This discussion will have a counterpart in localization computations in the next section.^{14}^{14}14Such a distinction between gauging procedures was already discussed in Assel:2014awa ().

The UV description of the theory has a Chern–Simons term at level . Chern–Simons terms naively break the supersymmetry to , however in certain circumstances the supersymmetry enhances to or more in the infrared limit Gaiotto:2008sd (); Hosomichi:2008jd (). Since we were able to construct the theory in an preserving fashion, as a compactification of a half-BPS Janus theory, we know that the infrared SCFT has indeed supersymmetry. This is confirmed by the gravity dual solution, which has this amount of supersymmetry as well.

The R-symmetry of the 3d UV theory must be enhanced at low energies to the R-symmetry of an SCFT, represented in the gravity dual solution as the isometries of the two 2-spheres. It is interesting to notice that the SCFTs have no continuous global symmetries besides the R-symmetry. One may regard them as minimal SCFTs with supersymmetry in this respect. Correspondingly the supergravity dual backgrounds are very simple, in the sense that do not have five-brane sources.

The 3d SCFTs and their gravity duals are supposed to be two low-energy descriptions of a very simple brane configuration in type IIB string theory, where we have a stack of D3-branes wrapping a circle with duality twist, as shown in Figure 2.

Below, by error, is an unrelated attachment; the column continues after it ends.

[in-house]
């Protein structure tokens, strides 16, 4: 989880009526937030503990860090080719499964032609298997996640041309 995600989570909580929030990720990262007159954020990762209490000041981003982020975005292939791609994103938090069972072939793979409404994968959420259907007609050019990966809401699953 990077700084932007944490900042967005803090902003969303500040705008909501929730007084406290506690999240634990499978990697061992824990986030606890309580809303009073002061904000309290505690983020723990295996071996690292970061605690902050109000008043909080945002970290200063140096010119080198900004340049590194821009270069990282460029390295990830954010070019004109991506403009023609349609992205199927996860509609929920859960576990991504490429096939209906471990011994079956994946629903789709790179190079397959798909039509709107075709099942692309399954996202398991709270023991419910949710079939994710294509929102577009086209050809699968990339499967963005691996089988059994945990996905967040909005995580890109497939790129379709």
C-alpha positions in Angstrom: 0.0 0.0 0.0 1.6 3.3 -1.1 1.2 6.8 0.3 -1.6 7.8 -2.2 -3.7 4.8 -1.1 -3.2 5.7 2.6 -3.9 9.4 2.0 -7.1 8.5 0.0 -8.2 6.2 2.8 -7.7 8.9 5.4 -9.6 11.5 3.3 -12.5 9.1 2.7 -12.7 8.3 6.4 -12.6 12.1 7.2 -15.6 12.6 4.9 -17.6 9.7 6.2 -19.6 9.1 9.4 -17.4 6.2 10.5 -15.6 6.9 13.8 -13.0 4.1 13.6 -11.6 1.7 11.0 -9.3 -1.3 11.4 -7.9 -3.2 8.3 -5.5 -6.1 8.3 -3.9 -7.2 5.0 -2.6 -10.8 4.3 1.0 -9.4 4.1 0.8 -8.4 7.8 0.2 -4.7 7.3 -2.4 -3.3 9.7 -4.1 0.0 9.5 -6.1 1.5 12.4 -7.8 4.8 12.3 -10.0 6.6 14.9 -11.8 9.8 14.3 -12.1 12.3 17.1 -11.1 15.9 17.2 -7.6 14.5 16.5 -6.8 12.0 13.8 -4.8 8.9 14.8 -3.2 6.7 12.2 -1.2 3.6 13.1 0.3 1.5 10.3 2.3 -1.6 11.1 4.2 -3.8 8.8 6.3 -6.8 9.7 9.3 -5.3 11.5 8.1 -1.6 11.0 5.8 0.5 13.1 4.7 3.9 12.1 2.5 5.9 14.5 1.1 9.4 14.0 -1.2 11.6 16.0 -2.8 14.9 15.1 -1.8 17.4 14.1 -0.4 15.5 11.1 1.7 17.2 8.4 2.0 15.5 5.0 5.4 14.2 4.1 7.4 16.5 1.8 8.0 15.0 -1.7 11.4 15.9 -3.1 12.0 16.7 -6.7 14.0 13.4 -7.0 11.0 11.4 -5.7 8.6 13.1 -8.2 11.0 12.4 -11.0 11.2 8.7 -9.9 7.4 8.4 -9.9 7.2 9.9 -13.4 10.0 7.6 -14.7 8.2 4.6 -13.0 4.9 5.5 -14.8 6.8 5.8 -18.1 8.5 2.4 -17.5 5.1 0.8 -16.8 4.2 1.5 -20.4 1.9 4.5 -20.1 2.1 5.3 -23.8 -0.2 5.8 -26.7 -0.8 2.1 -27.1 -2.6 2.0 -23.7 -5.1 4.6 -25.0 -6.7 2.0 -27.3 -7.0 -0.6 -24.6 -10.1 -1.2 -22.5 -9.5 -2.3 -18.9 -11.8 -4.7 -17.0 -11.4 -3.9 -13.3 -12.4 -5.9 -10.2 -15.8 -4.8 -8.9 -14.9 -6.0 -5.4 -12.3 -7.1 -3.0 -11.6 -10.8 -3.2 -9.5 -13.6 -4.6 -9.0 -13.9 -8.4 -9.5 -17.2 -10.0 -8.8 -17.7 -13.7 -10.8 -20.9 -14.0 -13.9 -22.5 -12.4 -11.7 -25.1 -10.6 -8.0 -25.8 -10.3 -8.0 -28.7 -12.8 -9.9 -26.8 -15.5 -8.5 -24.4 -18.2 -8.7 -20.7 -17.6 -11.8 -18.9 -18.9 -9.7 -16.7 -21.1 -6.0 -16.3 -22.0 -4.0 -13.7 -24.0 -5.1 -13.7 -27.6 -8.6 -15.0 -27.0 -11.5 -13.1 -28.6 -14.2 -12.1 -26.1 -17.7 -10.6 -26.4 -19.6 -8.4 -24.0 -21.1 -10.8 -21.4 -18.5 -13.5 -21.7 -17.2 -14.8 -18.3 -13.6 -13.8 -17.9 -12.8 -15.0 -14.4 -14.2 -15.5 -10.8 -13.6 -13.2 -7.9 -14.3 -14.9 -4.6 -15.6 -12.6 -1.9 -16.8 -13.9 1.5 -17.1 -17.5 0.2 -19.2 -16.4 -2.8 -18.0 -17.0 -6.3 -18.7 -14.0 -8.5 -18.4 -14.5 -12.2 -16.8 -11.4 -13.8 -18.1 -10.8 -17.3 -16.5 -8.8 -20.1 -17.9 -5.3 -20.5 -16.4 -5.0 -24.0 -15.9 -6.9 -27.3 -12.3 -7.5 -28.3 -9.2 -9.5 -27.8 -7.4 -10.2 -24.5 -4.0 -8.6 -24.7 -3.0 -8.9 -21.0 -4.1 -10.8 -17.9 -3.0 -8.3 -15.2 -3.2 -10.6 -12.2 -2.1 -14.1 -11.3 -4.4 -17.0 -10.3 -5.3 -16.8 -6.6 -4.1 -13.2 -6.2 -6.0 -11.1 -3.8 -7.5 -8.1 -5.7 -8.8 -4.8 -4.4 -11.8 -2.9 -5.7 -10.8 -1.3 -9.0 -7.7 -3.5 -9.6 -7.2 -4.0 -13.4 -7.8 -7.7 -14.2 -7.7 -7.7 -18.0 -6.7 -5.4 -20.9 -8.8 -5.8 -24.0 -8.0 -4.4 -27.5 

### 2.3 Test of holography

To test the holographic correspondence we compare the on-shell action of the -fold Janus solution to the free energy of the theories in the limit where the gravity approximation is valid, which turns out to be the usual large limit.

The regularized on-shell action was evaluated in Assel:2012cp (); Assel:2012cj () in terms of the harmonic functions , using a consistent truncation to pure gravity. It is given by the remarkably simple formula (in the convention )

(2.14) | ||||

The transformation used to define the solution does not change the on-shell action, therefore we can directly use the above formula with the functions of the extremal Janus solution (2.5). We obtain

(2.15) |

We would like to know in which regime this result can be compared with the field theory free energy. The type IIB action does not receive quantum or string corrections at the two derivative order. For the higher derivative corrections to the IIB action to be suppressed we require that and be small, where the index indicates that we use the string frame metric, . We have the relation .